22 April 2005

Yesterday's things

In a recent interview, Salman Rushdie gave his thoughts on "magical realism":

R: I think the problem with that phrase is that it's now used rather lazily as a label. And when people use it, they tend to mean magical and not realism. You know, what the phrase tends to mean is the use of fantasy rather than a different approach to the realistic novel. Which is what it really meant.

W: "One Hundred Years of Solitude."

R: Yeah, exactly. And I think magical realism means something in that South American context, in the sense that it describes the work of a certain group of writers at a certain period. French surrealism is really the same thing as South American magical realism, and surrealism has some meaning in that French context of that time. North American fabulism of the 1970s, of the kind of Pynchon/Coover kind, is essentially the same thing as magical realism as well. But it has a meaning in terms of a North American context. I think there's always been, in the history of literature from the "Arabian Nights" and "Don Quixote" to the present day, a tendency amongst writers to seek to encompass the real world without necessarily using only naturalistic techniques. And I think, I hope, that I am part of that tradition. But I also think that my books are also very different, one from each other.
(Via Zayne at The Orchard)

Elsewhere, a delightful conversation with Álvaro Mutis finds him opining on that ubiquitous term:

What happens is that critics invent these words, if you know what I mean. Authentic magic realism is José Saramago's El memorial del convento, or the work of German Romantics like E. T. A. Hoffmann. But basically, magic realism is just an easy way for critics in the United States and Europe to think about Latin American literature. My books have been described this way and there's nothing magic realist about them. A book like One Hundred Years of Solitude is a work that presents an extraordinary universe made up of magic and truth and horror and sadness . . . one can just simplify all of that and call it magical realism.

Other Mutis snippets:

"[M]y life became a long trip and I met thousands of people, in all different kinds of situations. And this was like a continuation of what I had experienced as a child. In this way I lost the sense of belonging to a particular country. I know that I am Colombian and will be until I die, and there are landscapes in Colombia that I love and am fascinated by, and they appear in my poetry, but I don't feel a commitment to any one country because, after all, I'm just passing through."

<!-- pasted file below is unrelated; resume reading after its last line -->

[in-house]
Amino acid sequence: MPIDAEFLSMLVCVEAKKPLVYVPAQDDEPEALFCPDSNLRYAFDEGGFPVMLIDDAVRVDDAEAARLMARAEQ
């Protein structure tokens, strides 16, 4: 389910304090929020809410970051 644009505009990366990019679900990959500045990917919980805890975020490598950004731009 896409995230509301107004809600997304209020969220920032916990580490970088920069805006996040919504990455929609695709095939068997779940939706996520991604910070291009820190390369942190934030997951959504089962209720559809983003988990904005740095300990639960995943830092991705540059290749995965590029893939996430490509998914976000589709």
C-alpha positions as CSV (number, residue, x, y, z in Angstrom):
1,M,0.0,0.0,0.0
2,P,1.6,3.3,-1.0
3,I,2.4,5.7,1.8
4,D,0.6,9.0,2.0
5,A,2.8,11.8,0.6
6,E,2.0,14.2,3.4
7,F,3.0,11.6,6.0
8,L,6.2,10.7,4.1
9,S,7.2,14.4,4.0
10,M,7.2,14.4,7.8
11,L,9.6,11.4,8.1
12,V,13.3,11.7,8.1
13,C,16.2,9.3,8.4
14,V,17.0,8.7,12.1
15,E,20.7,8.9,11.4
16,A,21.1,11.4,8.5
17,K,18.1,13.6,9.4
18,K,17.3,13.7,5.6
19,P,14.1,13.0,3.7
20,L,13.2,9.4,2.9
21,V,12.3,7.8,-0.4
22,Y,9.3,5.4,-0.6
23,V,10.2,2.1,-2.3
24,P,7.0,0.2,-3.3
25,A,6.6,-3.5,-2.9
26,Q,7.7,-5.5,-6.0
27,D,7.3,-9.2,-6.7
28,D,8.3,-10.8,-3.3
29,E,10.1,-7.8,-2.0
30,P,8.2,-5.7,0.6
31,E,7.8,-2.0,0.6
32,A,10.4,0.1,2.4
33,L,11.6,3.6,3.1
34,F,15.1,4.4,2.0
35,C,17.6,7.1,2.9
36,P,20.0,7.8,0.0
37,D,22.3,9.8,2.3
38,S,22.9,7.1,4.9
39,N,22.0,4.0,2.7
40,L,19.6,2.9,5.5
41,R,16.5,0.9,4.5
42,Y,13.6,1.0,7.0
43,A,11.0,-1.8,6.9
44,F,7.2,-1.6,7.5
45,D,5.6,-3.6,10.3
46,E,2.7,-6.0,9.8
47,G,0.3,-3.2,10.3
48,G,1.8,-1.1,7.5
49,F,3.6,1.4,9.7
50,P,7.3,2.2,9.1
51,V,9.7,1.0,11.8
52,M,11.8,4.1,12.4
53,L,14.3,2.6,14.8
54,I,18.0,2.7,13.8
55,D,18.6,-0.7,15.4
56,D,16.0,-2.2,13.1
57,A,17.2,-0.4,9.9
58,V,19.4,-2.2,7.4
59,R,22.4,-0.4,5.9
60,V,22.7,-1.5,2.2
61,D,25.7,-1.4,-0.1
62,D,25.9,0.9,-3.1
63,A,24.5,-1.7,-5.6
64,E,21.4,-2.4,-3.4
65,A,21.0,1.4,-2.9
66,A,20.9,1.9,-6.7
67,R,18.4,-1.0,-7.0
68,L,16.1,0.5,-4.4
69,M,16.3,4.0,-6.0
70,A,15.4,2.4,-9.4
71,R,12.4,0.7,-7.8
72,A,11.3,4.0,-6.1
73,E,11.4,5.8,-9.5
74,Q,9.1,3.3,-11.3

"You know who is my greatest literary influence? Charles Dickens. Why? A real influence is an author who communicates an energy and a great desire to tell a story, and it isn't that you want to write like Dickens, but rather that when you read Dickens, you feel an imaginative energy that you use to your own ends. In other words, you're not going to write Oliver Twist. Dickens has an impressive imagination for situations, characters, places, corners. There are corners of his Dombey that I swear I've been to. I have read all of Conrad. I admire him enormously, and it has never occurred to me in the seven novels that I have written to do anything that bears any relation to Conrad. So people tell me, as if it went without saying, that The Snow of the Admiral is like Heart of Darkness, because a boat travels up a river. Well, I've traveled up that river, not in a beat-up boat, but in a nice one with engineers and such over the course of 15 or 20 days, and I know what it's like. So, I put Maqroll there, not thinking of Conrad, but of myself. If someone like Dickens, or someone completely different, such as Proust, who gives you an impression of the interior of life, helps you when you are sitting in front of the typewriter and gives you a kind of compass in your writing, then you can use that influence to write whatever you want to."

"As I don't follow politics, I have never voted, and the most recent political event that really preoccupies me and which I am still struggling to accept is the fall of Byzantium at the hand of the Turks in 1453."

"The amazing thing with Gabo is that Gabo, when I met him, was 21 or 22, but he was already a fully formed writer. Gabo has never lived an instant without his typewriter; writing is his destiny. What happened was that he would tell me about the book, and he would tell me about things that he was thinking about, but didn't end up in the book. I would tell our friends, 'Listen, Gabo is writing a novel in which a man does this, this, and this.' And then, when I read the book, it was a completely different book than the one we'd been talking about." (Via Golden Rule Jones in a comment at the Litblog Co-op)

Also, Maud points to Billy Collins' article on e.e. cummings. Is it really true that "he is not widely enjoyed these days"? Last month, I responded at length to another article that was similarly preoccupied with cummings' form at the expense of his content.

Syntax of Things reminded me of The Decemberists' very enjoyable appearance on Morning Becomes Eclectic. (Picaresque was the last album I bought before leaving the States.) The set included (among others) "Here I Dreamt I Was an Architect," "We Both Go Down Together," "Engine Driver" (my new favorite), and a madcap version of "The Mariner's Revenge Song" (which made me want to pick up Moby-Dick again!). Much fun was had by all.

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